Aries monitors every development in new and proposed legislation and official guidance.   Clients are kept up to date via the website, email alerts and tweets.   Aries serves as a one-stop source of intelligence on everything that is going on and coming up.   Aries doesn't miss anything of significance.

Here is a selection from our most recent headlines. You can get the fuller details by sending us an email - just click here to fire one off.

Having dropped a shoal of clauses prior to the General Election, the Government promised to reinstate them at the earliest opportunity after the summer recess.

The jettisoned material has duly arrived back on board. The Finance Bill 2017-19, or 'Summer Finance Bill'- the second Finance Bill of the current tax year so far - was published on 8 September and promptly received its First and Second Readings in the House of Commons. The House is now in recess again (it's the

Party Conference Season) until 9 October: the Committee stage of the Bill will commence on 11 October.

The Bill as introduced runs to 665 pages and contains the following clauses carried over from the first Bill:

    Clause 3 - Pensions advice; and
    Clause 7 - (reduced) Money purchase annual allowance.

345 pages of Explanatory Notes have also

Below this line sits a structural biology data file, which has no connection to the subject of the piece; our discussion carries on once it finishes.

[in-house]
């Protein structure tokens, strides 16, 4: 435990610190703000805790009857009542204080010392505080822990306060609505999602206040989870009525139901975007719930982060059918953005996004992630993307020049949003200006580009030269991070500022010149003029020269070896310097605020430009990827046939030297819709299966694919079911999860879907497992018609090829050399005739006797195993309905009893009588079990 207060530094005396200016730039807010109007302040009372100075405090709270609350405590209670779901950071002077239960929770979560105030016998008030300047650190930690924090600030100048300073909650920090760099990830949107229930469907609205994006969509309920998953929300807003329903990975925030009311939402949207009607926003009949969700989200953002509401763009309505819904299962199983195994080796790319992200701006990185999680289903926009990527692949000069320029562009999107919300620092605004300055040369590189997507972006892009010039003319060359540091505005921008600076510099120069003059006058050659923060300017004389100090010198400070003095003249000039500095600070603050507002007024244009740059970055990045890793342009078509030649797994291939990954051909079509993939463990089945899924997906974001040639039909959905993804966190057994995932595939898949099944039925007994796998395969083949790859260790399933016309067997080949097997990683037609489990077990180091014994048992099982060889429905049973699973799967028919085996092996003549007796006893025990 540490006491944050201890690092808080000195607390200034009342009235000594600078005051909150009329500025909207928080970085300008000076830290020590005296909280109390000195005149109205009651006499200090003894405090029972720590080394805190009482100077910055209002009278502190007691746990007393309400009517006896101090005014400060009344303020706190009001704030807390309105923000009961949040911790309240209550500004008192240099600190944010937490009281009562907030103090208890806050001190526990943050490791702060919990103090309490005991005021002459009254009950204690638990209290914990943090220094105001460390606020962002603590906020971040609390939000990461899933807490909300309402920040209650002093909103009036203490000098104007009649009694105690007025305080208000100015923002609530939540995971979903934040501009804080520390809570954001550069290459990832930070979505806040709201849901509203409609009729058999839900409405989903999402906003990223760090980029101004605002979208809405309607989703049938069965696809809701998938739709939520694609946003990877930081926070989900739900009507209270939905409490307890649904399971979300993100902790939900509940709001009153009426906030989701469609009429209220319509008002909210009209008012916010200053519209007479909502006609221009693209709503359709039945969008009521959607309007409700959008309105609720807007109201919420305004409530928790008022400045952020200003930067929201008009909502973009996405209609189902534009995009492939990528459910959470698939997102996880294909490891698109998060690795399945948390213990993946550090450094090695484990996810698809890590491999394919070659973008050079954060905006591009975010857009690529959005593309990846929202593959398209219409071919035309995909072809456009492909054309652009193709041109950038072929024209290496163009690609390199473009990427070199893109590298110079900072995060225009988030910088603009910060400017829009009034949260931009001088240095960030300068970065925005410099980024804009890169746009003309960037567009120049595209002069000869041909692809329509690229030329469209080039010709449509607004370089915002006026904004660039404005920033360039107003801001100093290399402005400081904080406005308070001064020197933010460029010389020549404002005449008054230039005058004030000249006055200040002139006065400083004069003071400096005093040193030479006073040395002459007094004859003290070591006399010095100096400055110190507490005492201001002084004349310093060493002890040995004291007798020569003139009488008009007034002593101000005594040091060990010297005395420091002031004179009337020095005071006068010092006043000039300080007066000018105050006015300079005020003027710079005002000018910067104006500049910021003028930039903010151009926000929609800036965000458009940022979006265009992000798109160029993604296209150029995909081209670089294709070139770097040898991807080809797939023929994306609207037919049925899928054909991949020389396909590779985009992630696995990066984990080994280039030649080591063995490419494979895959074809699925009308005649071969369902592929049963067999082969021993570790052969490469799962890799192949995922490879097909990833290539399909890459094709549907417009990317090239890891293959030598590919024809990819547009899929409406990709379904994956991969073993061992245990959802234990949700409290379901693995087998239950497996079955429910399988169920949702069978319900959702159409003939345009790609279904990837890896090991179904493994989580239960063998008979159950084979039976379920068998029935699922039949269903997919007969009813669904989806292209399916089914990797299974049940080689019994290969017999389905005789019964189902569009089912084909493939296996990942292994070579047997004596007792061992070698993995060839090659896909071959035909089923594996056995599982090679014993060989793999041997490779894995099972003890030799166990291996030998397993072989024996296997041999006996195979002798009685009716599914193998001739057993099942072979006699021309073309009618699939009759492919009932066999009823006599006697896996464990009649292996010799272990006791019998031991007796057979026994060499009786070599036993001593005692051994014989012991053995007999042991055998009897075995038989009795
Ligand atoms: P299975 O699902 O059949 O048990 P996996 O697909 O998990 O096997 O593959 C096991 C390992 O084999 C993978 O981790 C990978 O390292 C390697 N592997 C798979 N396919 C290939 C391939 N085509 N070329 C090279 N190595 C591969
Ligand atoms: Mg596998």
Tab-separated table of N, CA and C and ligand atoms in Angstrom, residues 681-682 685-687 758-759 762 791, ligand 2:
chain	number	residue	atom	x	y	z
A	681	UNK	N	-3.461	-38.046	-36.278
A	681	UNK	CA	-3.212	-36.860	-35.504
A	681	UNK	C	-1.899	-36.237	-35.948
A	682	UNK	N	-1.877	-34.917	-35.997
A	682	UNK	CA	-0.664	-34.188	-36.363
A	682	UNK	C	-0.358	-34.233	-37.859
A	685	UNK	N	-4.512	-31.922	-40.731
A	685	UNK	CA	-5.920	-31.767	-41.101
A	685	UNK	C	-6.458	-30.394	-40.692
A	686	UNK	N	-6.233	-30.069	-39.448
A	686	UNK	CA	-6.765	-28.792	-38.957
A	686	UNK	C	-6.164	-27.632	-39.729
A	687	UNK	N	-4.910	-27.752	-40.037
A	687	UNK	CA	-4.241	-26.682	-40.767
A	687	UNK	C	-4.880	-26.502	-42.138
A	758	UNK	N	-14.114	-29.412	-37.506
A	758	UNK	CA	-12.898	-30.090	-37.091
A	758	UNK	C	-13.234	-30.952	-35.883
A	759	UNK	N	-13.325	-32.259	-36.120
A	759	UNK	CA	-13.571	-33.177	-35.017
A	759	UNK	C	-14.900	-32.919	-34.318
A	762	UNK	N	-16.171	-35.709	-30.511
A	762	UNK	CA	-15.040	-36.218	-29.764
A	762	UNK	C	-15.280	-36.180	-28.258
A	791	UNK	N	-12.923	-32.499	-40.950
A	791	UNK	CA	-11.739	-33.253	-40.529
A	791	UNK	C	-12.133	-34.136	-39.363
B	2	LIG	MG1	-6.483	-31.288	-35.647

been published.

Clause 3 introduces a new income tax exemption to cover the first £500 worth of employer-funded pensions advice provided to an employee (including former and prospective employees) in a tax year, backdated to 6 April 2017. It will allow advice not only on pensions, but also on the general financial and tax issues relating to pensions, allowing individuals to make . . .

15 Sept 2017  

SI 2017/868 amends The Employers' Duties (Implementation) Regulations 2010 (SI 2010/4) so that they work as intended for newly-created (PAYE and non-PAYE) employers by:

  • aligning the period of deferral of Automatic Enrolment (AE) for post-staging employers with that specified in the Pensions Act 2008; and

  • ensuring that employers whose first worker is employed before 1st

October 2017 but who first pay PAYE income to a worker on or after 1st October 2017 are able to defer automatic enrolment.